WasteExpo 2019: Chief financial officers share their insights
From left: Allia Saydjari, Devina Rankin, Dianna Cervantes, Mary Anne Whitney, Ned Coletta and Chuck Serrianni

WasteExpo 2019: Chief financial officers share their insights

Waste and recycling industry CFOs share their perspectives on the industry.

May 8, 2019

Chief financial officers (CFOs) from the waste and recycling industry shared their perspectives on the sector in a panel discussion May 7 at WasteExpo 2019 titled CFO Insights: A Look at the Waste & Recycling Industry. Allia Saydjari of WCA Waste Corp., Houston, moderated the session, which included Dianna Cervantes of WCA Waste Corp.; Devina Rankin of Waste Management, Houston; Chuck Serrianni of Republic Services, Phoenix; Mary Anne Whitney of Waste Connections, Ontario; and Ned Coletta of Casella Waste Systems, Rutland, Vermont.  

Saydjari mentioned the strength of the solid waste industry, asking attendees what they believed to be the contributing factors.

“It is the best shape the industry has been in since my time with Waste Management,” said Rankin, who has been with that company for more than 16 years. She said she believed the industry’s focus on people, process, environmental stewardship and customer service were the primary factors contributing to this strength. “People and relationships is what industry is about, and that has not changed.”

Cervantes mentioned the industry’s commitment to safety, saying, “We can be super competitive about everything we do, but when it comes to safety, we have a unified approach.”

“I see safety as an opportunity,” Whitney said, adding that waste and recycling companies will benefit in the face of the current labor shorting if they show how safety in the industry has improved. She also expressed a desire to make the industry attractive to more potential employees, particularly to women.

Whitney said the driver shortage the industry is facing is “not new but worsened by low unemployment.” She also said she didn’t not view it as wage issue but as a labor availability issue.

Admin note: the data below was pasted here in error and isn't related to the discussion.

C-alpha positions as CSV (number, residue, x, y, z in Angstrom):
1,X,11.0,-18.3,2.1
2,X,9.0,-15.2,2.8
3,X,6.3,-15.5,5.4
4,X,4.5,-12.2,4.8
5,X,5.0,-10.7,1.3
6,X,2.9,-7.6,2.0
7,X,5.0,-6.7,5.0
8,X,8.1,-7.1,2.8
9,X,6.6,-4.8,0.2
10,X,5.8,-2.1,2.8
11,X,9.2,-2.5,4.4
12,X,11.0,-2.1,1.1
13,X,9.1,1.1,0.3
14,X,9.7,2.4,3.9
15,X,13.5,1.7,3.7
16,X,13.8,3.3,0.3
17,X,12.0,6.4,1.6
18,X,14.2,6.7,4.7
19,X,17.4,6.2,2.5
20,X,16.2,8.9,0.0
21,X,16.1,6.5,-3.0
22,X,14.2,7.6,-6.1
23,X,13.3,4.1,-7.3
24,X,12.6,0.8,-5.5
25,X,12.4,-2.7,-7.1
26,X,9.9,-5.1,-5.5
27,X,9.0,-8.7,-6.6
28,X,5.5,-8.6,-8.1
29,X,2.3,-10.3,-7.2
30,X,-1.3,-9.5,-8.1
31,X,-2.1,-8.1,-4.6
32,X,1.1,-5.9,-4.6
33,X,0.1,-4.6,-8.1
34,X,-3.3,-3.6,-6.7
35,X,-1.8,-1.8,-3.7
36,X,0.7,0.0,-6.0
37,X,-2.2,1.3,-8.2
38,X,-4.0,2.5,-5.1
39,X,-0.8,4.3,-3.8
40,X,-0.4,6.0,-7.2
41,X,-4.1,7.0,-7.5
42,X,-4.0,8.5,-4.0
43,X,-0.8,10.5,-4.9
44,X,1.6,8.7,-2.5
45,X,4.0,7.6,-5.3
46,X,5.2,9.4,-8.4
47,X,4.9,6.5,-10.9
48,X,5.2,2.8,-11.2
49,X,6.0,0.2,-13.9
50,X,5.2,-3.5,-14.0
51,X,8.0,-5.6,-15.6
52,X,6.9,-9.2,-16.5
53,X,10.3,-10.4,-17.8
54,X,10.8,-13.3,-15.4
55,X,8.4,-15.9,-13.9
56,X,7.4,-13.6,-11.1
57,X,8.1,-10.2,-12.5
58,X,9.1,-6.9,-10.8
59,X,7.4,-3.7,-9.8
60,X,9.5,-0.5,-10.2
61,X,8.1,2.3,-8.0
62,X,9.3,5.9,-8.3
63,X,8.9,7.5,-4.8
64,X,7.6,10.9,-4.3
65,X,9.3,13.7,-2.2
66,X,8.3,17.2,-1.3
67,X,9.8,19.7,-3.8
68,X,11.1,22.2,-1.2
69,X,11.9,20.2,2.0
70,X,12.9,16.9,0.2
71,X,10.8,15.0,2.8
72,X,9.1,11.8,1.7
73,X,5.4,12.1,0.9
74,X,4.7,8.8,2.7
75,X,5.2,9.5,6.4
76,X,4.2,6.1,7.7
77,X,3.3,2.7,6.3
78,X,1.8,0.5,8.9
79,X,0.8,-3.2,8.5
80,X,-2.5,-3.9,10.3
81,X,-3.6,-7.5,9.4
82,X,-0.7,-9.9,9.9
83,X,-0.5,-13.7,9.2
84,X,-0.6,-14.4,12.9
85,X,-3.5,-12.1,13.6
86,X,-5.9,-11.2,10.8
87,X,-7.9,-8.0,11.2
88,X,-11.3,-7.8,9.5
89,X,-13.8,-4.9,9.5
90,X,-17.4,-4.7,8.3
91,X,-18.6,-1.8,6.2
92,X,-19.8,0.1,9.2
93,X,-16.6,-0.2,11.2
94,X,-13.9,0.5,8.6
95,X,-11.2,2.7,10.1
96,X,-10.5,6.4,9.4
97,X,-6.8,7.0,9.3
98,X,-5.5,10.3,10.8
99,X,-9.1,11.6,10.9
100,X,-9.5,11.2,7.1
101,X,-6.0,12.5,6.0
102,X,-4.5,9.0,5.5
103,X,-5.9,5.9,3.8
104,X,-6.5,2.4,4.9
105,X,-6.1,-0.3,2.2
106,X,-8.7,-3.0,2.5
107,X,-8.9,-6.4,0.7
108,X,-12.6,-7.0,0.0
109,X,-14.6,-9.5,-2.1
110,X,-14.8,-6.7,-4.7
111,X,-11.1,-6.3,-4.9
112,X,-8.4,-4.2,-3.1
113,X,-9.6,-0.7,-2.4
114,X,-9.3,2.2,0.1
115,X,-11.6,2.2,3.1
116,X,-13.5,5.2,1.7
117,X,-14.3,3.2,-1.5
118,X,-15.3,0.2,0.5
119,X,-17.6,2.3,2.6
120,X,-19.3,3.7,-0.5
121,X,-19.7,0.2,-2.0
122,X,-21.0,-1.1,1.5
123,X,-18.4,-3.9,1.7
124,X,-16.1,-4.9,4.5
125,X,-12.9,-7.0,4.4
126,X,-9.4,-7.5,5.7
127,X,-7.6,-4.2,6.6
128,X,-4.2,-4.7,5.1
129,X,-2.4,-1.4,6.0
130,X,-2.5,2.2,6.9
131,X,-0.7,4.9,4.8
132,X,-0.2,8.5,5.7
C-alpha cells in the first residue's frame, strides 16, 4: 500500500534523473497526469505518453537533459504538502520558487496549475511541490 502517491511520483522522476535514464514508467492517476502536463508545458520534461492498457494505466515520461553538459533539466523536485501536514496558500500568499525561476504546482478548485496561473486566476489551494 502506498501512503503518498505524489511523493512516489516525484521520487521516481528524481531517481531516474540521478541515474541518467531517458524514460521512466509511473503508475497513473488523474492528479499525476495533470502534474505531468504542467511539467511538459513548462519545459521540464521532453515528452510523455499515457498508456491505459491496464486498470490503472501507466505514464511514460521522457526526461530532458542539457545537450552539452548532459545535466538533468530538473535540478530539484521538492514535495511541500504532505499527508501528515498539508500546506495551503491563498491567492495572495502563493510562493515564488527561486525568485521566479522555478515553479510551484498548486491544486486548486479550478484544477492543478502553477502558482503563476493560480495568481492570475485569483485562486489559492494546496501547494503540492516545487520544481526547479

Regarding hiring, Serrianni said millennials don’t necessarily want a lot of student debt, but they do want the opportunity to make good money. He added that a career in waste and recycling can give millennials a purpose in life. “What better purpose than to protect mother Earth,” he added.

The discussion included the influence of sustainability on the industry, with Coletta saying recycling was required but also had to be economically viable. “Sustainability is not sustainable unless the economic model works.”

He said the industry has experienced a number of shocks in the area of recycling over the last several years. “Programs like recycling need to stand on their own.”

Coletta said material recovery facility (MRF) operators were not in a position to take on all of the risk associated with fluctuating secondary commodity markets. He added that the current environment presents the opportunity to create recycling programs that balance the risks and returns among the parties involved.  

Whitney also said it was important for people to understand the cost of recycling and the importance of end markets.

Rankin added that people want to do the right thing. “We need to continue to do a good job communicating and educating.”  

WasteExpo 2019 is May 6-9 in Las Vegas at the Las Vegas Convention Center.